The ECONOMIC BASIS OF EVIL Mr. Brailsford's Lesson in Social Science. I The Economic Slavery of a League of Nations. I .Few industrial centres in these iftlee can give best to the Merthyr and Aberdare Vallies in their appreciation of the work that Mr. H. N. Brailsford has done for democratic advance- ment through the medium of the press. His permament contributions to the literature of the movelllent have, we opine, found their way into more workmen's cottages pro rata. than even he might imagine; whilst he has lifted himself easily into the front rank of our journalist-pub- liciets by his pertinent oontrloutions to the problems of the moment and the movement in the columns of the Herald," and the pamph- lets of the U.D.C. It is not surprising, there- fore, that despite the sleet-driven nature of Sunday the attendance at the Rink, on the oc- oamon of Mr. Brailsford's visit, was most satis- factory, from the standpoint of mere numbers. Even more so was the spirit in which the audi- ence so attentively followed the indictment of -Capitalistic expansion as worked out by the author of The War of Steel and Gold." Bert "Brobyn was in the chair, and he made a strong I appeal to all unattached persons in the audience to ally themselves with the I.L.P. in their locality. .PAROCHIAL MORALITY. I I Mr. Braiisiord opened by remanding us 01 we Gretna Green rail disaster during the early days of 1915, and reminding us of the horror and -concern which was aroused in the country by Lhat unfortunate occurrence; and horror and oonoern far different from that awakens! on the ■Continent at that moment. When we were ..dealing with a woman whose tears we could see, or a man whose anguish was expressed in words or cries, our. sympathy went forth at once, but when we had before us the dim. unrealised millions of a continent then our sympathy moved very languidly. That fact seemed to bo at the basis of much tha.t was strange and difficult in our international "dat.ionsbips. Those relation- ships had taken on a world-wide sweep dpnng the past half-century, and the consequence was that those relationships were getting beyond the range of that instinctive sympathy which only seemed to behave naturally and humanely when it was dealing with people at our own doors. Our civilisation through the last half-century had gone on with a. physical extension, it had swept over the earth, but along with that physi- cal development had not gone a cor respond mg development of mind and morals. Civilisation had put on the seven-league boots, but with that Democracy had not acquired the seven-league mind which would have enabled it to control this enormous process. We could not go back. That extension had come for good or for evil. It had come without our volition, without even our unde<r>tanding where is was carrying us. He was going to try to survey some of the forces that had h-d ûO this develop- ment of this so-called civilisation—this Imperial policy. THE ECONOMIC INTERPRETATION. "I x'he rorw uiu. hi.Ù, \J. llot the will or the masses or the directing mind of a Demo- cracy. The forces that made it were tJie econo- mic pressure 01 the Capitalist System. It seemed to him that tho roots of our modern Imperialism, and ultimately of militarism, lay in our own factories and coal vallies. and iron worlds. The Capitalist System was grinding out all the while its surplus values, its vast ao cumulations of fresh capital. Capital added end- lessly to itself, and the relation of this aspect of Capitalism to Imperialism was simply that because Capital had paid less ivages than was che workers' due as beings, it had been able to -add to its own stores, to accumulate that which •ould not be absorbed within the shores of its national grouping, and which, therefore, com- pelled a search for means to employ it. There was such a tiling as unemployed Capital, just ,;us there was unemployed labour, and such ,(-aixtal looked about for a m-irket in which it -oild employ itself to- its tlwn advantage. If the Capitalists had dealt fairly with t.he worke.1. if they had raised wages as their con- -erns thrived, there would ha.ve been in the home markets a demand for the products of home industry, for the more the employer paid, -t.ho more the woi- k t?.r hz n orv?, the oiyipl o?vt-.z- pai d the more the worker had to spend. Because there was not at home a free and prosperous Democracy, unemployed Gapatal had to travel to the distant -orners of the earth and there see k the possibility of employment. THE ALTERED OUTLOOK. I During the last quarter of a. century there had become ajiparent a new industrial pheno- menon. Accumulated capital began to bestir itself in the search for concessions. It ocgan not only to send out goods for sale, but to ex- port itself; it began to look for opportunities not merely to sell things, but to anchor itself -an the soil of the out-lands, a.nd of tlib decaying •rtlpires of earth. Oonsumable goods did not. ■engender that k«n interest in the country to which they were exported, as did Capital which was anchored down in the ph&pe of mirit-,6 or a railroad, for in the latter event The Capital was ind-issolubly bound up with the interests ol' the country in which it was invested. So we found that the Capitalist called on his own country to guara.nt<v him tlie extension of his enterprise, to assure to him his profits; to protect him in dealing with native governments. Diplomacy was thus tailed in as the pioneer for ■exported capital, as its protector and as its shield in the background. The Ambassador hn- camfl the advance agent of finance, but he was an advance agent who did his business with aU L-- -natj()n !-A, h iii(i )i i in. the armed power of his nation Jx'hind him. ÐVPTywhern the shadow of armed power was he- hind this financial dealing. That was. bad for the little nationality or decaying empire that, -was being financed; but it, had another and oven more disastrous aspect. It meant that the rivalry behind the different national groups was no longer the rivalry of financiers, but, was the rivalry of governments with their armed forces behind them. And as soon as we had reached that stage the whole relationships of states and ■empires was degraded at the touch of Capital- istic Imperialism. It came to this, that when we talked of the Balance- of Power we meant that the nation holding that balance was in a. favour- able j>osition to deal with the rivals of its na- tional financiers in this enormous process of I(ImpiWi.st expansion overseas. That was hound to break down somewhere, sometime, and for three years we had been in the awful struggle to re-adjust the balance of power by the appeal to the sword. THE BALANCE OF POWER. I What did the Balance of Power mean? It 1 mieaut that even a. victorious ooaiclusion to one side in this war might result in not transferring a single yard of territory, but in "deciding that that side should have the advantage of dealing with the minor half-civilised states and dying Empires in which Capital sought its opportuni- ties. The Balance of Power meant the oppor- tunity of controlling concessions and controlling the raw materials for industry, and securing the expansion of new finances. As illustrating the truth of his analysis Mr. Brailsford traced. the history of the Frar.co-German difficulties over Morocco from 1904 to 1911, in which tho real struggle under the political issue was the fight of the different groups of national financiers to control the untapped wealth of iron ore in the Atlas mountains; and in which we were em- broiled by our determined opposition to the ex- pansion of German finance in the Bagdad rail- way. THE SIX ECONOMIC UNIONS. Other instances were also cited to clinch the argument, which he further claimed be need not have been at such pains to illustrate, since it was set forth in the resolutions of the Paris Economic Conference—at which we declared in effect that the Allies should declare economic war on their enemies at the termination of hos- tilities on the field, by the discrimination against Germany, and, in a lesser degree against neu- trals, and the preferential treatment of Allies in the sale of the raw materials of which the Allies possessed a virtual monopoly. This had somewhat of a parallel in the memorandum which the Six Economic Unions of Ge-nnanv laid before the Chancellor in the early days of the war. In that document the Six Economic Unions—syndicates of employers mostly in the metal trades—it was brutally laid down that the war aims of Germany should be the coalfields of Belgium and the ironfields of Northern Fram e, these, of course, to pass into the pos- session of German financiers, the present holders to be paid out with money extracted as an in- demnity. IA SINIST-ER PROSPECT. How did all this look from the- point of view 01 the workers?, asked Mr. Brailsford. It had several aspects. First of all there was the aspect of this Imperial process as it concerned the workers of the countries exploited—Turkey, China, and so on. For they also were our bro- thers, bound to the wheel, victims of the same Capitalist, machine, with this difference, there were no Factory Acts east of Suez. (Shame.) 1 At home, and abroad this Capitalist System was orutal and anti-social; having exploited us on the ewnomic field it got to work on the aT"Tua-1 ments of the world. and worked out its schemes in the blood of our sons. (Cheers.) If those Paris resolutions were to be insisted upon, then the war was going on, for they would mean debt, bankruptcy and ruin for the German workers who were, divorced from the raw ma- terials of their trades. The (Jerman worker being a manly fellow, with deplorable faults we would admit. Imt with the characteristic primi- tive courage of the Western races, and he would say that the next war was going to be a war for his Right to Work." If that, policy was car- ried out it would mean that in the next war Germany would have a motive that would seem just, not only to her financiers, but to every worklllàn in tli-L, We had talked for Year in Britain about the Right to Work, but kn. us also remember that a nation, too, had the Right to Work. (1a,pitaüt expansion had made a slum at one end of the scal e and a Dreadnought at tho other, and it built the Dreadnought because it had first built the slum. (Cheers.) There lay the past behind ii-, and it had led us into the awful clash of this war. Sometimes he felt that, the evil was going to euro iteelf by its very excesses. He thought that some compromise, some arrangement, would be come to, and the Paris Economic Conference re- solutions allowed to go. He thought that we might get a settlement in some ways more sin- ister than that. We would get instead of that rivalry between national groups of financiers, a deal between them, and the result would be an arrangement to exploit the rest of the world without the troublesome interruption of war. That had its good side, since we would be able to count on the reassurance of peace in the fu- ture. It was bad because it meant a world- wide power of Capital. Hitherto Oipitul had been mobilised in national groups, but he saw in tlie future a League of Nations which might be at firat a League of Ruling Classes, a League of Capitalist Governments, and under that in peace as in war we might bo sure that the ma- chine would have its Capitalist System. The economic motive would go on so long as the division into Worker and Capitalist in Society. We of tae workers' movement must in the future be alert where we were supine, organised where we were disorganised, awake where we were as leep. (Cheers.) We had to realise the enormous powers and forces against us. We must realise the fact that Capital in its foreign policy, and expansion was mow intelligent than we wi,n,. with it that policy waa not a matter of abstract speculation, but of direct, financial interest. We hrd to realise that our Democratic power had been wasted, and was directed largely through ignoraaico of t.he enor- mous world-wide process going on around us. War it-self was a disease- ignorance—the ignor- ance of the voters, t;he workers of the country. (Cheers.) We were to-day rationed in butter, in sugar and in truth, and the only way to get at the truth for ourselves was to turn our La- bour Party to the task of criticising and track- ing down this Imperial process at. the. mercy of which we lived to-day, and at the mercy of which our children and grandchildren would con- tinue to exist if we ourselves did not face the t^i,sic of ending it. At the moment we coukl do little, but when the moment once more arrived for negotiations we must be strong enough to seiw it, a.nd a.t the settlement our forces should joe knit, united and organised to demand a set- tlement of this war by Democratic methods—by open Democracy and not by the devious and secret ways of the older statecraft. (Cheers.) He looked upon this problem as the most vital and the largest that, the working-class had to solve, and we must see to it that we were not diverted from its settlement by the questions of purely domestic reconstruction and reform. (Cheers.) If we oould not, face and master this secret diplomacy and this economic exploitation we were liable to have our family life inter- rupted by the call to arms and conscription. THE ONLY WAY. I i,m us not imagine that the settlement of I this was was goin 1 to settle our international I (Continued at foot of next column).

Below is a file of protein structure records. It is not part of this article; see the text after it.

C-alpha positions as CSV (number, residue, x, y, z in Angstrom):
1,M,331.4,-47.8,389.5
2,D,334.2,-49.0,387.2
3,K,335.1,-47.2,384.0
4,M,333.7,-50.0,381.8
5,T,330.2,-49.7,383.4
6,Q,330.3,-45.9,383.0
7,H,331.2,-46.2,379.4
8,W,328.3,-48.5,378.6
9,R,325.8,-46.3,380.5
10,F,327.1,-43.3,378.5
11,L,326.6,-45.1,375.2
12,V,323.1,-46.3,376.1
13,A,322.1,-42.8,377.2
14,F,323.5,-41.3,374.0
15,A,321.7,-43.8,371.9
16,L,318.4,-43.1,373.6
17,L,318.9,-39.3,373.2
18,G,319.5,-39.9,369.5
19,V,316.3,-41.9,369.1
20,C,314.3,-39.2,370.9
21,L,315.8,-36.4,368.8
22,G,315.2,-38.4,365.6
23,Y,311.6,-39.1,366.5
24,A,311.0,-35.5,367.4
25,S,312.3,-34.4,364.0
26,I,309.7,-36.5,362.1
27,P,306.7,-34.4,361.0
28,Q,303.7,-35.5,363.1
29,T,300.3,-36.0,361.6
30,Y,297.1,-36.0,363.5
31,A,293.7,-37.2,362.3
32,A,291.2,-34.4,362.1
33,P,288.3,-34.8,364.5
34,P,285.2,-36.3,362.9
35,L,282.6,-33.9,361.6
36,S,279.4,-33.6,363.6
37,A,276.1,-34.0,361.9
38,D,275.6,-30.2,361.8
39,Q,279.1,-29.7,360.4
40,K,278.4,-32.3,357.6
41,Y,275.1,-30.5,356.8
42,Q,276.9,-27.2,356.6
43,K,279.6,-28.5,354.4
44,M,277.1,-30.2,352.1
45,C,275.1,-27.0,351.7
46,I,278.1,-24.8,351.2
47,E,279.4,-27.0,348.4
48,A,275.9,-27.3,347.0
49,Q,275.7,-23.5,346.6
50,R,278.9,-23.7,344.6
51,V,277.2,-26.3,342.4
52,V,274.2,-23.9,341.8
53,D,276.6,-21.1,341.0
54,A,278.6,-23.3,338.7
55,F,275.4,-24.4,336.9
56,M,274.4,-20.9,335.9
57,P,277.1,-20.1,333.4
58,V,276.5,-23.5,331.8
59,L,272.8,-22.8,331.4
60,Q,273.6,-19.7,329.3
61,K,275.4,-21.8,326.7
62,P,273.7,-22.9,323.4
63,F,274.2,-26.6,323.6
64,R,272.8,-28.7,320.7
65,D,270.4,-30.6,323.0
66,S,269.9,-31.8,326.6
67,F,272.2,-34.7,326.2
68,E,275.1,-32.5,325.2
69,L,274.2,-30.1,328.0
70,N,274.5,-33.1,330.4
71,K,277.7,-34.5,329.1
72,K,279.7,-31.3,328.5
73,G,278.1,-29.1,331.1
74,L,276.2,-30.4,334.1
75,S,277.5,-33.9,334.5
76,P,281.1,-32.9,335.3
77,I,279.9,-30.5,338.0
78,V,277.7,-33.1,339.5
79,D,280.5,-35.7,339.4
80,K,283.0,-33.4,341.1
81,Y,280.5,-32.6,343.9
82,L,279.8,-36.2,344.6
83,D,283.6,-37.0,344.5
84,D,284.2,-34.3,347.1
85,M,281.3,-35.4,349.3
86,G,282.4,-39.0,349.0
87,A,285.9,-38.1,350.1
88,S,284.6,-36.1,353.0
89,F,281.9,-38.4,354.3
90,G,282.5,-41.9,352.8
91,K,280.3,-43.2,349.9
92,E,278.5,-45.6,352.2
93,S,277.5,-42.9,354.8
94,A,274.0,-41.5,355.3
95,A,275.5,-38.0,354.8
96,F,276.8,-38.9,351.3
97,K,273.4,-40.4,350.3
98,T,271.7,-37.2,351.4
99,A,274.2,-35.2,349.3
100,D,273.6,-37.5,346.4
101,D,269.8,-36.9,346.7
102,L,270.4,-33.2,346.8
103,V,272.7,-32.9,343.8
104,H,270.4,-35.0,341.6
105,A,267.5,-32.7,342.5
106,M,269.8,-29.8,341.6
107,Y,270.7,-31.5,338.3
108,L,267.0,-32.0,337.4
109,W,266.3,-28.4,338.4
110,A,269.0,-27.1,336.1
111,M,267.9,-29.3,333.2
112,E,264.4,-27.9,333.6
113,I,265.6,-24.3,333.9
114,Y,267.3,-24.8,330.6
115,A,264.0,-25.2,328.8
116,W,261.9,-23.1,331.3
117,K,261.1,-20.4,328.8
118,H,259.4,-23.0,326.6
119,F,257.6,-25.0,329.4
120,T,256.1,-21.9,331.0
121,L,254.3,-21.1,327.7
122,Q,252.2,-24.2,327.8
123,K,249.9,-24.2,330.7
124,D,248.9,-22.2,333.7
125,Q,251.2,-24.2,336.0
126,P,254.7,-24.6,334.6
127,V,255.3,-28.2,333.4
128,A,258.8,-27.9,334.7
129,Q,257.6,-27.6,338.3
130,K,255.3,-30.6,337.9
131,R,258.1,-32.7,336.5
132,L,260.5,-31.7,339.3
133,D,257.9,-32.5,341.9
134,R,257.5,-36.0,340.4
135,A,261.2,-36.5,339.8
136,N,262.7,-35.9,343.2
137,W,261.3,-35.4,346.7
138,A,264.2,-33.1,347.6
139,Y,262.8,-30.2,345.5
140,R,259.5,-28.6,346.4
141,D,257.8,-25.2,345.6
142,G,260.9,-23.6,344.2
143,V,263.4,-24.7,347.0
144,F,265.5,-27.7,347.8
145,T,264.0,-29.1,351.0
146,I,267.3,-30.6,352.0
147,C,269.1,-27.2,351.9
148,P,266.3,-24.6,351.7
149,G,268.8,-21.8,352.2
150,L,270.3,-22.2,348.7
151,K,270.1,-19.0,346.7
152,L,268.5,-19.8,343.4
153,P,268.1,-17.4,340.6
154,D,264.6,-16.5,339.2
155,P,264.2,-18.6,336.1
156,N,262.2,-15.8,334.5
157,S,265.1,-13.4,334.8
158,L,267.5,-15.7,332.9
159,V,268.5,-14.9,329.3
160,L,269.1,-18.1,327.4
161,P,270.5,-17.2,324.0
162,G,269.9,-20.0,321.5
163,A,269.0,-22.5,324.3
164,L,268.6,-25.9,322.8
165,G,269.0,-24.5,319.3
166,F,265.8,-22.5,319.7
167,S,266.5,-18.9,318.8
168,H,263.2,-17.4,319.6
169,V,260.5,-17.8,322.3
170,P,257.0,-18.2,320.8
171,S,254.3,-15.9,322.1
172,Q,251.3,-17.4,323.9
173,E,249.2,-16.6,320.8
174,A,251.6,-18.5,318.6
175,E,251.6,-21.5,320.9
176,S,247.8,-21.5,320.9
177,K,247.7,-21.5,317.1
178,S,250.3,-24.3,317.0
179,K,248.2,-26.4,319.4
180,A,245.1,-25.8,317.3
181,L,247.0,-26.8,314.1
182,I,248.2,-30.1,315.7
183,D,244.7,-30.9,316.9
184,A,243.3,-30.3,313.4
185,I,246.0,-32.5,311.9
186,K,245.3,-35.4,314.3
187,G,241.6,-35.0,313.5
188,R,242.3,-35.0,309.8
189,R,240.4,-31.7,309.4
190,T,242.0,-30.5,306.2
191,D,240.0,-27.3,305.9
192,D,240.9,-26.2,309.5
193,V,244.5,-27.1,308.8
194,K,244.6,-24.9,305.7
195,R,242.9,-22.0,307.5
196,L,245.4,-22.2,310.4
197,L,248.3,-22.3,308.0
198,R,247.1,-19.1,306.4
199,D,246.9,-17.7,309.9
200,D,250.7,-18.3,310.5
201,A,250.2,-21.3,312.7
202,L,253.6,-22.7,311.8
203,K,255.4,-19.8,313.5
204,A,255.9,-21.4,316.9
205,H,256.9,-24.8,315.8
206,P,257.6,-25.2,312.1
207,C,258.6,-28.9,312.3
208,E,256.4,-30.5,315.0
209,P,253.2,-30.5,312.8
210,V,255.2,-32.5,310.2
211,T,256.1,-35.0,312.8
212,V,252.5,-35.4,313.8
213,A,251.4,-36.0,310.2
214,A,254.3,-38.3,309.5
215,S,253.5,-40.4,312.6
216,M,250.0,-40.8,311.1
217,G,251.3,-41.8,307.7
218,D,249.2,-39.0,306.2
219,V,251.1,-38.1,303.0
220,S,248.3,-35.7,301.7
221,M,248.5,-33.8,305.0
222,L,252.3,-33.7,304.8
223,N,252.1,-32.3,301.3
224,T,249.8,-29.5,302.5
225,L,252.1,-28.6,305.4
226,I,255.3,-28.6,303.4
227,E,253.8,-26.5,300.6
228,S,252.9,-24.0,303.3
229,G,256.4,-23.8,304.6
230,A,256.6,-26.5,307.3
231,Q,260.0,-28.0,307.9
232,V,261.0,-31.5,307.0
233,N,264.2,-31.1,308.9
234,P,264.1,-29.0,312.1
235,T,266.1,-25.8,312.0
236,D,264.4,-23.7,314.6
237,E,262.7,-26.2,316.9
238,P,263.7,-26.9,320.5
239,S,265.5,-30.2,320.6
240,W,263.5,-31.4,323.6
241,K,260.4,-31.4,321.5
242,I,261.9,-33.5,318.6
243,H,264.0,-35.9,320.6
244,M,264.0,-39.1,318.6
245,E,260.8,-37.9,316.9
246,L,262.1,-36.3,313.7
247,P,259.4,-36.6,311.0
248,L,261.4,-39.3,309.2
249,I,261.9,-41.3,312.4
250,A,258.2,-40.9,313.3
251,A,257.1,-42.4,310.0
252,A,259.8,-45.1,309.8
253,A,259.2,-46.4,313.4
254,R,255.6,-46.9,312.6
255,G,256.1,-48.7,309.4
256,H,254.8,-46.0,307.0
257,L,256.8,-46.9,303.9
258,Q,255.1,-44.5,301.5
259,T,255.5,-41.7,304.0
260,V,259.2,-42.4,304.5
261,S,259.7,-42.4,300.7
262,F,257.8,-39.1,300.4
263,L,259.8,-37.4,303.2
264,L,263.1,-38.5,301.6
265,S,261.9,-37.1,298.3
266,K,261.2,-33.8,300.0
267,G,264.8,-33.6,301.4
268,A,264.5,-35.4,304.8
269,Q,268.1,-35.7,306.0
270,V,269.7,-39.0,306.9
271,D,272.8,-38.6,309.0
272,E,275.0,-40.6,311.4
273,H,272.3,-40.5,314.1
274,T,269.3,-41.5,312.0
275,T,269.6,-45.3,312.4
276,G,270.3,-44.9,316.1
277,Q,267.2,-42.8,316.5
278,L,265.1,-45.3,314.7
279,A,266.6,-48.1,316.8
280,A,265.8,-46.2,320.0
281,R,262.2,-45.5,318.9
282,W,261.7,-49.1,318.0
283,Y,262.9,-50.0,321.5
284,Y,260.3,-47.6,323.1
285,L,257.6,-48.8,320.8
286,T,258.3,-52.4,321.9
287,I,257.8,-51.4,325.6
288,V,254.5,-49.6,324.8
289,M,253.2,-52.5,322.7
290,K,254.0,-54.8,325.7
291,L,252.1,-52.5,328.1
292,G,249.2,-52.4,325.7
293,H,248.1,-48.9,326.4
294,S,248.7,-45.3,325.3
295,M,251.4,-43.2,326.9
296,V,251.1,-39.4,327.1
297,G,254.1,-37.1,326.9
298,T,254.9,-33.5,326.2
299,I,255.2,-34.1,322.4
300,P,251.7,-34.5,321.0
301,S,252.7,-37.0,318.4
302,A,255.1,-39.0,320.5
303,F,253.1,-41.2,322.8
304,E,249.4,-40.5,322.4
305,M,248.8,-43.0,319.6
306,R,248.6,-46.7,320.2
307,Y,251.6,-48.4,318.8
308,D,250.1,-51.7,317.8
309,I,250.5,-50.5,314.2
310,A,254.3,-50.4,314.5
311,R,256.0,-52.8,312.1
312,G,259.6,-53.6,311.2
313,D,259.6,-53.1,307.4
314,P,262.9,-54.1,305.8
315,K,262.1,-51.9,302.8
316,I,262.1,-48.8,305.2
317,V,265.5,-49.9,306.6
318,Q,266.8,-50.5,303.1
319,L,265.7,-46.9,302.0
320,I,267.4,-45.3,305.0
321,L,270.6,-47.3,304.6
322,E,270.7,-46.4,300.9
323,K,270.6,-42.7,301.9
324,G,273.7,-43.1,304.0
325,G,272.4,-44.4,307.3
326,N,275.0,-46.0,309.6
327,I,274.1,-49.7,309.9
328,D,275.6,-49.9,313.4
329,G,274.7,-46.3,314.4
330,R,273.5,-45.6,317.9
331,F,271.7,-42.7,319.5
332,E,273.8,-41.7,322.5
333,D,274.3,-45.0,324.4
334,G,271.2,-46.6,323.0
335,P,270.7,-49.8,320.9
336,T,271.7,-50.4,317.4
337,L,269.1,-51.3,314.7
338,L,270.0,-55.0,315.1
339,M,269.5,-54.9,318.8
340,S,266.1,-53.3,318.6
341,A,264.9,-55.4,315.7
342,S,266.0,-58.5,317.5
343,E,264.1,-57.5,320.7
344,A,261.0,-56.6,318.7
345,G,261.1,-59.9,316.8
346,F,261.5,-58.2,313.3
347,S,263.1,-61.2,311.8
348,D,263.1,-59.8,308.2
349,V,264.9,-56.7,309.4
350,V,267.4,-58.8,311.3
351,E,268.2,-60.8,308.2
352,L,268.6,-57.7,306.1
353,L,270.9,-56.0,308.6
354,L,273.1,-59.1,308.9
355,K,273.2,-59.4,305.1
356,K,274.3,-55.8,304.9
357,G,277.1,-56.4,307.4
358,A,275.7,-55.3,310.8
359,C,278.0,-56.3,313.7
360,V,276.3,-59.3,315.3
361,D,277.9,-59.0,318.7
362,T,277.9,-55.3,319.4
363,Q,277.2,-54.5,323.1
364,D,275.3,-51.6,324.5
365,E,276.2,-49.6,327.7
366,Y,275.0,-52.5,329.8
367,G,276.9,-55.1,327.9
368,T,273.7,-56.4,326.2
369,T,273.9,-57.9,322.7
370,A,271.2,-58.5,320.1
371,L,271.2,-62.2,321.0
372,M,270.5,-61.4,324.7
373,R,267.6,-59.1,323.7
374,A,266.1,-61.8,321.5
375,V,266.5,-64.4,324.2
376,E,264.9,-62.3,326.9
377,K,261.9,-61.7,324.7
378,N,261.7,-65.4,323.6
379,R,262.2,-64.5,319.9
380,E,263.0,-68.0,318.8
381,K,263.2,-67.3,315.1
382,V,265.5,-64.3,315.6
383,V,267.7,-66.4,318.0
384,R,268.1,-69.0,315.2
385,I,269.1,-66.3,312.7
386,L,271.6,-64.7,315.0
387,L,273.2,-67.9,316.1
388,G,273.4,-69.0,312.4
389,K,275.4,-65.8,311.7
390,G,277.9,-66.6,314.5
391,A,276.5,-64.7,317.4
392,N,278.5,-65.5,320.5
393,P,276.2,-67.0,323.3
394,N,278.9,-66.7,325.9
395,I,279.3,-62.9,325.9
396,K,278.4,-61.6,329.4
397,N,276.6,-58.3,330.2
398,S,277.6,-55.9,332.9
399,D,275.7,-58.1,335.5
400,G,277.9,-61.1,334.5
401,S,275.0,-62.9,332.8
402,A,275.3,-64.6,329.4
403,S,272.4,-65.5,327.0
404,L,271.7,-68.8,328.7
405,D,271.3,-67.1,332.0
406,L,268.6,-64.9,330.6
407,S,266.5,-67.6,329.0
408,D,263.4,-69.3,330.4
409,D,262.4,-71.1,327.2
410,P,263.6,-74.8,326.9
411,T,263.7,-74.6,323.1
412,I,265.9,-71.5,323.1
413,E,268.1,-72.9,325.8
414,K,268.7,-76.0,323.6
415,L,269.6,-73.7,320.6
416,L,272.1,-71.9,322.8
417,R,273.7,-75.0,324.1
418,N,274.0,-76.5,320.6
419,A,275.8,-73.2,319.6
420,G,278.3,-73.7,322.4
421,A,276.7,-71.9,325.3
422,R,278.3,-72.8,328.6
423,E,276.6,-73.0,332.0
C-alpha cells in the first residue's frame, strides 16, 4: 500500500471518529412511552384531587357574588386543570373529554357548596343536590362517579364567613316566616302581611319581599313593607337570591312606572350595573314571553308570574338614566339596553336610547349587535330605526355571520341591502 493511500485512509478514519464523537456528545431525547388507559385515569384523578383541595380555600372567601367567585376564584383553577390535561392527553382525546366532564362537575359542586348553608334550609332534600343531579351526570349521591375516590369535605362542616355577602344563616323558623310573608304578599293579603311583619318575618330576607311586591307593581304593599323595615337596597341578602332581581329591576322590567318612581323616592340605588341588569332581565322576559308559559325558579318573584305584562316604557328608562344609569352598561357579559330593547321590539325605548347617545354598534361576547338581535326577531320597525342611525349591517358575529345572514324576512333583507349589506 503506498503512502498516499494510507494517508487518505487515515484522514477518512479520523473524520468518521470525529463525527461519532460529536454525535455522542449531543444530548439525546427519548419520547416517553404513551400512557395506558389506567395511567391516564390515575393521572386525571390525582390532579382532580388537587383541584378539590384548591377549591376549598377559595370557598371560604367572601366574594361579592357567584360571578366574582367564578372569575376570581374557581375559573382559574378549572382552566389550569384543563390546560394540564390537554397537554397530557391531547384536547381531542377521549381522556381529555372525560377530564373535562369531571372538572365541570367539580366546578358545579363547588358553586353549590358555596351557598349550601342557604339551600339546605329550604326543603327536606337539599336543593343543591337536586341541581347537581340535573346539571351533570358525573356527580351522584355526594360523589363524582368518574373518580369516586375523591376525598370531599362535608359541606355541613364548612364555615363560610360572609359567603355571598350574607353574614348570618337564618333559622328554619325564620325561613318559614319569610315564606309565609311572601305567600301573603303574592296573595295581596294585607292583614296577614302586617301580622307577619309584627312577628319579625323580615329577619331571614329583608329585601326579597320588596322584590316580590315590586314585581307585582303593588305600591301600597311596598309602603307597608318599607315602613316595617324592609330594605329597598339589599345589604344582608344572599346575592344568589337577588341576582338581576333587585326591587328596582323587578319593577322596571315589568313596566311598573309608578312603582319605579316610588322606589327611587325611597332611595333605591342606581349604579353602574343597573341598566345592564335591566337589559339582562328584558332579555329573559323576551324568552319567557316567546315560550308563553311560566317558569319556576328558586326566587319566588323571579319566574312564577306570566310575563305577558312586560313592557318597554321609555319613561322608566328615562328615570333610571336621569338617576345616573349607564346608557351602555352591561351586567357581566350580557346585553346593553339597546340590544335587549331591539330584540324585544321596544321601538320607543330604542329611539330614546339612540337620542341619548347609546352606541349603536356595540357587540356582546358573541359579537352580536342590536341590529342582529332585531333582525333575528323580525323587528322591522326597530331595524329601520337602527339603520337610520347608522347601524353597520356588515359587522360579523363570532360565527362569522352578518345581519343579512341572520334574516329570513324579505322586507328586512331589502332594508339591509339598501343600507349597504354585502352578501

Mr. Vernon Hartshorn & Mr. Watters. I ON THE LABOUR WAR AIMS MEMORAN- I DUM. I TO THE EDITOR. I Sir,—In his letter, which appeared in your last issue, Mr. L. T. Wattere cJiarged me with indulging in "serious misrepresentation of fact" tmd of ''deliberately misleading an audience" at the New Theatre, Part Talbot, on the 14th inst.. and he describes such conduct as "inexcusable." I would go further than Mr. Watters. I should say any public rtiaii who deliberately misleads an audience ought to be driven out of public life. NO DECEPTION. I Whatever may bo my shortcomings, deliberate deception is certainly not one of them. I have never "deliberately" misled anyone, and I take great pains to avoid "inadvertently" misleading. I would rather leave the Labour Movement and clear out of public life altogether than be a party to deliberate deception. Mr. Watters complains that when dealing with the Inter-Allied War Aims Memorandum I pointed out that "this was the considered judg- ment of the British Labour and Socialist Par- ties in conjunction with our Allies." "From this," says Mr. Watters, "he proceeds to state tha.t men like Messrs. Ramsay Maodonald, Snow- den, Anderson and Jowett have subscribed to the formulations of the Memorandum, and that it was also their practical judgment." There is one correction I wish to make in the above quota- tion. I did nOt mention Mr. Snowden's name, the fourth name was Mr. J. R. Clynes. IA MISTAKE. I Mr. Watters apjjeared to be under the impres- sion that because the Labour Conference on August 10th, 1917, decided that the only depu- tation which should go to Stockholm was the one selected by that conference, and because the I.L.P. and B.S.P. were not represented as separ- ate associations a.t the Inter-Allied Conference, therefore I war; dcli.l>erately misleading my audi- ence when I associated the names of Messrs. Maodonald. Jowett. Anderson and Clynes with the declarations contained in the memorandum. That is where Mr. Watters has gone wrong. The decision of the Inter-Allied Conference has nothing to do with my statemet that certain gentlemen agreed with the programme. AGREED. ) The War Aims Memorandum of the Labour Party was drawn up by the Labour Party Exe- cutive, a.nd the Parliamentary Committee of the Trade Union Congress. The Joint Committees submitted the Memorandum to a Labour Con- ference on Decem ber 28th. The Conference was told that the two commi t- tees had reached agreement on Memorandum, and the Conference was urged to accept it,. The four gentlemen named were members of the La- bour Party Executive, they helped to draft the document, they were on the platform at the Conference. The Memorandum was afterwards submitted to the In tor-A Hied Conference and adopted with certain amendments. What I did at Port Talbot was to read several vital clauses in the Memorandum—clauses which had not been amended—and I stated, what I believed and still believe, that the J)(wtions of the Memorandum 'which I read represented the views of Messrs. Maodonald, Jowett, Anderson and Clynes. In ajiy case I can assure Mr. Wat- ters that when I made that, statement I was neither very ignorant" nor • something worse."—Yours, etc., VBKNOX HARTSHORN*. I